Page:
Contextual Fit

In addition to being suitable to the shape of the paved area, a pavement pattern should be compatible with its surroundings including the house, nearby site struc­tures, and the landscape beyond.

House Paved areas that directly abut the house or are in close proximity to it should be designed to visually fit with the house. To do so, the material patterns of these paved areas should:

• be compatible with the style and character of the house.

• align with prominent corners, doors, and windows of the house so that the pavement and house appear as a unified composition (Figure 12-55).

• take into account the directionality of the pattern in relation to the house. Lines that extend away from the house can visually extend the space into the land­scape, whereas lines that parallel the house do the opposite (Figure 12-56). Furthermore, extended lines need to be perfectly aligned because any imper­fections will be easily seen from the house.

• consider repeating or echoing distinctive architectural details and features of the house in the material pattern itself (Figure 12-57). Figure 12-58 shows how the unique arch of the house portico has been repeated in the adjacent pavement.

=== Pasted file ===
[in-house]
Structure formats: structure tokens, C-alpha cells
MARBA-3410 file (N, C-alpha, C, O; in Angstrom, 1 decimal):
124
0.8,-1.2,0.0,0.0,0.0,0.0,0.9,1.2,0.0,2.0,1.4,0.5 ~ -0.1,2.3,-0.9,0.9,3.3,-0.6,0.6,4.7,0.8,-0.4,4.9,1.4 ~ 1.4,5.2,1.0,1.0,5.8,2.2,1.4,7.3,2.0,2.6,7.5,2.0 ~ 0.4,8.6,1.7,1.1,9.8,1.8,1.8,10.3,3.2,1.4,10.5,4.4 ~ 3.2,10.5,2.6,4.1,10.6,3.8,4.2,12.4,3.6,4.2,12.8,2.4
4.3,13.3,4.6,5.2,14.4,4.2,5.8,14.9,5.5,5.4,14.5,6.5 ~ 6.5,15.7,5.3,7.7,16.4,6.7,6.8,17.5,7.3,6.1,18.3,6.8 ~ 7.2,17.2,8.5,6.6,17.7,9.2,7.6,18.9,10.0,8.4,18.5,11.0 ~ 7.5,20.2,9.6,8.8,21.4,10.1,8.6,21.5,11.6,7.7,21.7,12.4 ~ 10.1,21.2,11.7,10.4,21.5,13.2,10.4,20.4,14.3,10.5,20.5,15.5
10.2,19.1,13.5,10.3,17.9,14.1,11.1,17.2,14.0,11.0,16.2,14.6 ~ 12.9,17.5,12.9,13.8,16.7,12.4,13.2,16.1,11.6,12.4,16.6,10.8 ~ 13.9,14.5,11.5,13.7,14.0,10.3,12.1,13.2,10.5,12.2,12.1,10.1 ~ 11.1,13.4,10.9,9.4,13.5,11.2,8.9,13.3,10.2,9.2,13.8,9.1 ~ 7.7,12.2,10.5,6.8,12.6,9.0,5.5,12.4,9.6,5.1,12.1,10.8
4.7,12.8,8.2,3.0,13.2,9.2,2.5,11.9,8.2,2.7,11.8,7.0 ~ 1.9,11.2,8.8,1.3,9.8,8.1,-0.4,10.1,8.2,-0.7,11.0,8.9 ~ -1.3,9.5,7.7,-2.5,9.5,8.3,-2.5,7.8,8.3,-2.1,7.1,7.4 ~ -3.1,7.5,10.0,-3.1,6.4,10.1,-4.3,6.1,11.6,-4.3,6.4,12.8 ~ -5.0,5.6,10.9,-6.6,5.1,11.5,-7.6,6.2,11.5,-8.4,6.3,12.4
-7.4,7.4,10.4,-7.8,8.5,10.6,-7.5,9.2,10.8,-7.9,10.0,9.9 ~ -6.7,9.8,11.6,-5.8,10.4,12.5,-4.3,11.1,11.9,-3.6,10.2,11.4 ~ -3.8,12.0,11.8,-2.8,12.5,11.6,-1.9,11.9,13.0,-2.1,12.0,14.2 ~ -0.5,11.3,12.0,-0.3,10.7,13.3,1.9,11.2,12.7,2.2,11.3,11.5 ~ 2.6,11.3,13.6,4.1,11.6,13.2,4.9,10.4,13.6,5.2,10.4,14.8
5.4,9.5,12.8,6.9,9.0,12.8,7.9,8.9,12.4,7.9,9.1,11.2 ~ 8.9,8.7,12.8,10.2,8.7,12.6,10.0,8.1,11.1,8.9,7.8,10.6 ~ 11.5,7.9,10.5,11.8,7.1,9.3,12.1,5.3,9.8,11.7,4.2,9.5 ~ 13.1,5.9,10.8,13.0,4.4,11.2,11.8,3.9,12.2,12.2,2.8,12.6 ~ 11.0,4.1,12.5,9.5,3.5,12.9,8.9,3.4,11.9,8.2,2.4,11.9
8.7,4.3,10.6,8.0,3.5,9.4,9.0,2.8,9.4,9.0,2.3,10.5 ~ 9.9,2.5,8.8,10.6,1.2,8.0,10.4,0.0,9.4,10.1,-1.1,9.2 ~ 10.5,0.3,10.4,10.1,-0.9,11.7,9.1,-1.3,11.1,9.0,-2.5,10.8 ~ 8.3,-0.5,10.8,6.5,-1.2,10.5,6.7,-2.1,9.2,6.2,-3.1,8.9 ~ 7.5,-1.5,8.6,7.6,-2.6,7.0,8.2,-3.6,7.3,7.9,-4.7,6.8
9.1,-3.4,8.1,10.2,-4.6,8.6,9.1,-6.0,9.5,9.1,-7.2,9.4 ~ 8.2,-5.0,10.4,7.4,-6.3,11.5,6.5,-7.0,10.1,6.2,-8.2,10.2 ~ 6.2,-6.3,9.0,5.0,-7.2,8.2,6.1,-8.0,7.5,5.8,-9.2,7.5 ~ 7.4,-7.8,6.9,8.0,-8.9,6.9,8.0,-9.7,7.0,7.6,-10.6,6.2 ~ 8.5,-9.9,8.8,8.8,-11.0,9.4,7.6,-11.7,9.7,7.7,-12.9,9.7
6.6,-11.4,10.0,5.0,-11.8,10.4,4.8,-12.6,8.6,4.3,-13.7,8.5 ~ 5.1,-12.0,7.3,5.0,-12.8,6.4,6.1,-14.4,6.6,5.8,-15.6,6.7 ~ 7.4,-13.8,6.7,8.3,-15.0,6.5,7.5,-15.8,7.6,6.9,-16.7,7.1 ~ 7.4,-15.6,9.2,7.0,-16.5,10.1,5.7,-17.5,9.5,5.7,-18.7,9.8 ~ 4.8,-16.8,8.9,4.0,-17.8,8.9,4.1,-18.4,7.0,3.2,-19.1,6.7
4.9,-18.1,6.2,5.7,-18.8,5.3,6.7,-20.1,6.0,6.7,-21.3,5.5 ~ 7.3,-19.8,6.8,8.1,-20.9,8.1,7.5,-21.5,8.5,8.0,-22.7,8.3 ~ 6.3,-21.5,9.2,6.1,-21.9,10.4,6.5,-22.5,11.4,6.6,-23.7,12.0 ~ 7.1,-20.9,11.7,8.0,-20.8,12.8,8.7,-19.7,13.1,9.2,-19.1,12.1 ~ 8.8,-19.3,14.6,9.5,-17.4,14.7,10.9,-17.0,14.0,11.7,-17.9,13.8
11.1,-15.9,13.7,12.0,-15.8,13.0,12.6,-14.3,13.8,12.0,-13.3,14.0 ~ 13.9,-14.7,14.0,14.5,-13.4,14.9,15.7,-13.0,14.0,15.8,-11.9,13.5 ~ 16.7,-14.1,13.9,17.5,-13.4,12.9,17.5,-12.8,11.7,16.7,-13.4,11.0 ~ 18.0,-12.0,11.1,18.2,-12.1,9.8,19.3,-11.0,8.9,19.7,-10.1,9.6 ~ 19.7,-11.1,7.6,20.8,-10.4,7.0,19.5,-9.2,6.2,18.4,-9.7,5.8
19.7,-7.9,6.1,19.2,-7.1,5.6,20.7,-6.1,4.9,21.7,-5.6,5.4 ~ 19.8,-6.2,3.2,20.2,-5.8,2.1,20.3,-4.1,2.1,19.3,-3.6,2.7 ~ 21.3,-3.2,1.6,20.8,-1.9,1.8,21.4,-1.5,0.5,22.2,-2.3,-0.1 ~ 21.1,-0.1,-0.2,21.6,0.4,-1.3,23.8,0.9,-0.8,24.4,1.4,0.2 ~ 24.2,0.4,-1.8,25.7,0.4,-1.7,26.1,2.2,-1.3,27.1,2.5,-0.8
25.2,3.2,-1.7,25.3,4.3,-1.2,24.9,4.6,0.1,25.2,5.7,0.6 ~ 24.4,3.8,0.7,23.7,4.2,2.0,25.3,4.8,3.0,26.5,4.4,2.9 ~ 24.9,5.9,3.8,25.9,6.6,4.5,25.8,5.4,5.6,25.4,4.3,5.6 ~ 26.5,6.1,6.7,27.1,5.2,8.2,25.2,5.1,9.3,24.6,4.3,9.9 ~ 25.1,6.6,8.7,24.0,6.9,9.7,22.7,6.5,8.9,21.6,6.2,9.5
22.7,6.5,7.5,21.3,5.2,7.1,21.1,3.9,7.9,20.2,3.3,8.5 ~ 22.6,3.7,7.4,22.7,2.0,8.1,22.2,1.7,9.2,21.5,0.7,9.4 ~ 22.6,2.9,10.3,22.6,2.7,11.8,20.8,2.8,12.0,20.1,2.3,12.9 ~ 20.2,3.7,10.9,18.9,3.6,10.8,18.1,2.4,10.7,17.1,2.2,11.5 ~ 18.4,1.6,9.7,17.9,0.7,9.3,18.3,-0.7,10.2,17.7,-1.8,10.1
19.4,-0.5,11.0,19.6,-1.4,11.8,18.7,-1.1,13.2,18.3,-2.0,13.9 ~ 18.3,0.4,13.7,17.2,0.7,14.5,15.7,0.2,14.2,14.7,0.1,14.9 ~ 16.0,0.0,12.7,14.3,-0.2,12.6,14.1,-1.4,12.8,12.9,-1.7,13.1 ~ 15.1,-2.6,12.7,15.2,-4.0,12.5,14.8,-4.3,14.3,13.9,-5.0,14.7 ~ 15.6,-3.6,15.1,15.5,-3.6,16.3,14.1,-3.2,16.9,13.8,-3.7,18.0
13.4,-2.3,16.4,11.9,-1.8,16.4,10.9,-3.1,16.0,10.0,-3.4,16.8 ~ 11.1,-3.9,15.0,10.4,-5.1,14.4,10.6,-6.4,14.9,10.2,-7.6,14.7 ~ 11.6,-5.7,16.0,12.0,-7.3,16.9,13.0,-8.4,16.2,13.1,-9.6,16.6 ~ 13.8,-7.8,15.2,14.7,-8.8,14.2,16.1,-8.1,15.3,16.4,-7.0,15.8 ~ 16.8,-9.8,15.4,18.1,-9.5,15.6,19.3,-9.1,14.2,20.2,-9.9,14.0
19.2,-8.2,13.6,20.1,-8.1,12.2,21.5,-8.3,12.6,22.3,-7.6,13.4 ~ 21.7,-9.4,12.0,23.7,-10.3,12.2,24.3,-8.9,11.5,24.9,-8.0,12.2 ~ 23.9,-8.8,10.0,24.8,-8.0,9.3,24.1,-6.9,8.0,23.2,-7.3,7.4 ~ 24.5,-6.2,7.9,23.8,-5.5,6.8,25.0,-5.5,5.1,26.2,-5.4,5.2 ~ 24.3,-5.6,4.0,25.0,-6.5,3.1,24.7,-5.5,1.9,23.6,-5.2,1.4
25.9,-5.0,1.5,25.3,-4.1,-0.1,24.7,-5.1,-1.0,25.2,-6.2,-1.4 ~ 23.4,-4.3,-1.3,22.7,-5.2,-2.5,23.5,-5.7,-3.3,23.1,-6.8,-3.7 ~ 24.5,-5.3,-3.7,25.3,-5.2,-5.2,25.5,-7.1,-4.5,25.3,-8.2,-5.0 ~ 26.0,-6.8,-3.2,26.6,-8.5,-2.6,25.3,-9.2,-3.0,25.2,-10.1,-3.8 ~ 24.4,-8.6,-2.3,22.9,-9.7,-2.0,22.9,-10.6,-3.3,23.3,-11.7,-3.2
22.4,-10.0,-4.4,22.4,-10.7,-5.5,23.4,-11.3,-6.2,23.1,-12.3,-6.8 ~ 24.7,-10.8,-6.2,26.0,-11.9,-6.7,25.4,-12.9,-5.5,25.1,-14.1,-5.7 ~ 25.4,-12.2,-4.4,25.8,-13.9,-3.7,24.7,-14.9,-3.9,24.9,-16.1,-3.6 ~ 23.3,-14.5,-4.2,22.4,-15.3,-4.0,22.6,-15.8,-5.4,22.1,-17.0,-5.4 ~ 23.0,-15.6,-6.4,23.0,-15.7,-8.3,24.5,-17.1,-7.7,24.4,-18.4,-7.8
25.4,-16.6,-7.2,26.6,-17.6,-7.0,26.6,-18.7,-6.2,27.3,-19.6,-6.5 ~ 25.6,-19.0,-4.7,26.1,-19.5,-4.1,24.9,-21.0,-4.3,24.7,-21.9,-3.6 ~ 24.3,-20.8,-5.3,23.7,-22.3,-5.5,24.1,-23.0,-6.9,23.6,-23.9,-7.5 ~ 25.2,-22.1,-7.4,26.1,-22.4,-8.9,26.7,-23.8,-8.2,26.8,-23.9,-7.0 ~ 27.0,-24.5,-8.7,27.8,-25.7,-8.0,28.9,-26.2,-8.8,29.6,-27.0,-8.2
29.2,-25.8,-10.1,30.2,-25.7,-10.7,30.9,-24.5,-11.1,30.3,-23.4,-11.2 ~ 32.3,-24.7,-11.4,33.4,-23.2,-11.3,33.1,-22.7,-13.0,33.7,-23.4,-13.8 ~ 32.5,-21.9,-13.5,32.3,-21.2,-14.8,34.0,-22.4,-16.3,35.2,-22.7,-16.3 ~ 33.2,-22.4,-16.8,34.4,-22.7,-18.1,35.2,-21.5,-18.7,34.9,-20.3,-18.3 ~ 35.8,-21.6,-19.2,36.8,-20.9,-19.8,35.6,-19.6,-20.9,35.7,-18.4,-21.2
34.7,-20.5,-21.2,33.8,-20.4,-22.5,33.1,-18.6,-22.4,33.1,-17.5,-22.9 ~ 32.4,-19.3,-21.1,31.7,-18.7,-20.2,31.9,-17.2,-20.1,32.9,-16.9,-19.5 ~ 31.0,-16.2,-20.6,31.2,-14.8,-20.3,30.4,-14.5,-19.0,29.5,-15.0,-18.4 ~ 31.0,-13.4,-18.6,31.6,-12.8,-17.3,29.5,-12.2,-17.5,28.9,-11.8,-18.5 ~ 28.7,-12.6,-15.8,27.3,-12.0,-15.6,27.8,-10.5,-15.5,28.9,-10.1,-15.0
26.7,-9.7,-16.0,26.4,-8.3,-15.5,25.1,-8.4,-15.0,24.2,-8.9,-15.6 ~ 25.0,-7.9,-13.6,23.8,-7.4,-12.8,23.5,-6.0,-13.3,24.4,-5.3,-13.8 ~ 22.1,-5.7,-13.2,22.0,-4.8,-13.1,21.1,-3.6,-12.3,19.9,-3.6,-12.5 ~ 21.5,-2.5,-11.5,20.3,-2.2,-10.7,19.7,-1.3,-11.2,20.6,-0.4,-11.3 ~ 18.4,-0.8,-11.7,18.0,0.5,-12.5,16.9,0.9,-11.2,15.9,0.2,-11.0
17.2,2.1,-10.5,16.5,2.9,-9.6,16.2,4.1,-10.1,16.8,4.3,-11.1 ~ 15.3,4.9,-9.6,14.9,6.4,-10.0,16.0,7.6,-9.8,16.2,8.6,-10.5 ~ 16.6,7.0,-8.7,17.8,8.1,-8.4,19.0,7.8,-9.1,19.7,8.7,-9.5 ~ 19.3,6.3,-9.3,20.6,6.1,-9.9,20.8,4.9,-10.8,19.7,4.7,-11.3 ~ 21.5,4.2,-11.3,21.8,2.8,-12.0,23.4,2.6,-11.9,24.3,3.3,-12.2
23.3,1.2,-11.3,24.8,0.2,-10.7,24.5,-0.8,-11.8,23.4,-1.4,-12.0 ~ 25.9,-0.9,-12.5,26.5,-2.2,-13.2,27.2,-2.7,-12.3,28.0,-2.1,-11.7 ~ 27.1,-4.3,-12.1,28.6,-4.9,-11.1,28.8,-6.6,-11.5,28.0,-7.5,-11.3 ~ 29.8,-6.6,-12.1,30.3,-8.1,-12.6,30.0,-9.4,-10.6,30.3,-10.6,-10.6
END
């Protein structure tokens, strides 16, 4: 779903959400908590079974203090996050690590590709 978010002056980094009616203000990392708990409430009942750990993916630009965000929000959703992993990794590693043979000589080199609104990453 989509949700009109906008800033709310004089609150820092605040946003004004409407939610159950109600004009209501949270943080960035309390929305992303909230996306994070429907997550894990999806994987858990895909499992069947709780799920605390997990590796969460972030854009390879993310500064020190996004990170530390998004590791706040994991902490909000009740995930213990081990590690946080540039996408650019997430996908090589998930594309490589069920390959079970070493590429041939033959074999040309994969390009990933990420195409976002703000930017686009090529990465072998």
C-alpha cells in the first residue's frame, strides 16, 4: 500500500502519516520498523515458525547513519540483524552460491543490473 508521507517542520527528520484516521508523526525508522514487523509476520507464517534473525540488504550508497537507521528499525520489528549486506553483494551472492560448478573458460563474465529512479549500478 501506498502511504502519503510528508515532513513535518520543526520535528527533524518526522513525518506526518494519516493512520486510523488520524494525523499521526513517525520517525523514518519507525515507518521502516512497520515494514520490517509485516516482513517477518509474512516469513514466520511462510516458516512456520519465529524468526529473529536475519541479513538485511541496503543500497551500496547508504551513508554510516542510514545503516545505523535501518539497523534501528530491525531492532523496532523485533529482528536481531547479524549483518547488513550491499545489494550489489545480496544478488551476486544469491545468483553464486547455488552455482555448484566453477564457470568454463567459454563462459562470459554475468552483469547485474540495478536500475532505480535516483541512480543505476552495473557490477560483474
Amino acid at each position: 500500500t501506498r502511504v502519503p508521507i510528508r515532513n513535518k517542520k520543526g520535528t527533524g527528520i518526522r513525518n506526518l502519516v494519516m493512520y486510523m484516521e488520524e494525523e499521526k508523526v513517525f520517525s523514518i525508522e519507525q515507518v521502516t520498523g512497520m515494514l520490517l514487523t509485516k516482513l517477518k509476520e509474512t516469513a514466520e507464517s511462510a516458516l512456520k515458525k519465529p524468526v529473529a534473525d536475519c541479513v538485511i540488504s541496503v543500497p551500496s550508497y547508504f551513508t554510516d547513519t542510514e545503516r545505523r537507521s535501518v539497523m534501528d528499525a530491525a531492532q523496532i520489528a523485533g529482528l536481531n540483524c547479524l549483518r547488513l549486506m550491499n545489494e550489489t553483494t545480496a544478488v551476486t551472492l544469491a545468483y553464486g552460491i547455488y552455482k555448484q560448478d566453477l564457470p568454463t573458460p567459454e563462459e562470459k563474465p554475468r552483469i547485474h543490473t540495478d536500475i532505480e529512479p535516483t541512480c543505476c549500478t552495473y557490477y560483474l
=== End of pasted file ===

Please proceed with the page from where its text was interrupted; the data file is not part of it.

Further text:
Figure 12-53

Use of borders to frame internal patterns within a circular patio area.

Figure 12-54

Different techniques for establishing pattern edges within a curvilinear-shaped pavement area.

Figure 12-55

The edges of a pavement area should align with prominent corners, doors, and windows of the house.

Site Structures Similarly, pavement patterns should be designed to fit with adjoining or nearby walls, fences, steps, overhead structures, pools, and so on (Figure 12—59). Again, pavement patterns should:

• be compatible with the style and character of neighboring structures.

• align with prominent corners, edges, and posts of structures.

Landscape Beyond Pavement patterns should also connect to the larger landscape setting on a residential site. To do so, pavement patterns should:

• meet adjoining planting bed lines.

• be visually compatible with the character of the neighborhood and region.

Updated: October 14, 2015 — 2:35 am